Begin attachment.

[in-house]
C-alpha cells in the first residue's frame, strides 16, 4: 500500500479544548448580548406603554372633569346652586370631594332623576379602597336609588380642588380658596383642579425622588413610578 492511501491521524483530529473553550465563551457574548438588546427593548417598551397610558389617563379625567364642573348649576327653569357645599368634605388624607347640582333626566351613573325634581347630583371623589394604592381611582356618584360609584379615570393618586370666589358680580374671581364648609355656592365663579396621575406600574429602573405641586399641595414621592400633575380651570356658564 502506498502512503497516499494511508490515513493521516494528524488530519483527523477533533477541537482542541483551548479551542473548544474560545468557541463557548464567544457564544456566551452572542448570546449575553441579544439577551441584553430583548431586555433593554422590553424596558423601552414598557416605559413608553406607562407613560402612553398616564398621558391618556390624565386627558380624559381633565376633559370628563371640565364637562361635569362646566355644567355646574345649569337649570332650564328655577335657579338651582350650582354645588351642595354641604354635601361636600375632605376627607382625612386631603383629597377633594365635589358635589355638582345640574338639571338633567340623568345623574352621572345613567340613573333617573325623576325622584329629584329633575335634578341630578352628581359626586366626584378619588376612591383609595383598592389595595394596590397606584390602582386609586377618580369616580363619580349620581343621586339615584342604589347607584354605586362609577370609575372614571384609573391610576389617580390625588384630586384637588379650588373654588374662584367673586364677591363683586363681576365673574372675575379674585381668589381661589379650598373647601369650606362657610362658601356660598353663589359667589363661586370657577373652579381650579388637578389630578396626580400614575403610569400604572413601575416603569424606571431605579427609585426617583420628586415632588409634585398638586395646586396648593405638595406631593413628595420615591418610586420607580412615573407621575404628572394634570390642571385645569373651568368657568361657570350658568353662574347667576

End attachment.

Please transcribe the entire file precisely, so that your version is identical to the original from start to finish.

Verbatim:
[in-house]
C-alpha cells in the first residue's frame, strides 16, 4: 500500500479544548448580548406603554372633569346652586370631594332623576379602597336609588380642588380658596383642579425622588413610578 492511501491521524483530529473553550465563551457574548438588546427593548417598551397610558389617563379625567364642573348649576327653569357645599368634605388624607347640582333626566351613573325634581347630583371623589394604592381611582356618584360609584379615570393618586370666589358680580374671581364648609355656592365663579396621575406600574429602573405641586399641595414621592400633575380651570356658564 502506498502512503497516499494511508490515513493521516494528524488530519483527523477533533477541537482542541483551548479551542473548544474560545468557541463557548464567544457564544456566551452572542448570546449575553441579544439577551441584553430583548431586555433593554422590553424596558423601552414598557416605559413608553406607562407613560402612553398616564398621558391618556390624565386627558380624559381633565376633559370628563371640565364637562361635569362646566355644567355646574345649569337649570332650564328655577335657579338651582350650582354645588351642595354641604354635601361636600375632605376627607382625612386631603383629597377633594365635589358635589355638582345640574338639571338633567340623568345623574352621572345613567340613573333617573325623576325622584329629584329633575335634578341630578352628581359626586366626584378619588376612591383609595383598592389595595394596590397606584390602582386609586377618580369616580363619580349620581343621586339615584342604589347607584354605586362609577370609575372614571384609573391610576389617580390625588384630586384637588379650588373654588374662584367673586364677591363683586363681576365673574372675575379674585381668589381661589379650598373647601369650606362657610362658601356660598353663589359667589363661586370657577373652579381650579388637578389630578396626580400614575403610569400604572413601575416603569424606571431605579427609585426617583420628586415632588409634585398638586395646586396648593405638595406631593413628595420615591418610586420607580412615573407621575404628572394634570390642571385645569373651568368657568361657570350658568353662574347667576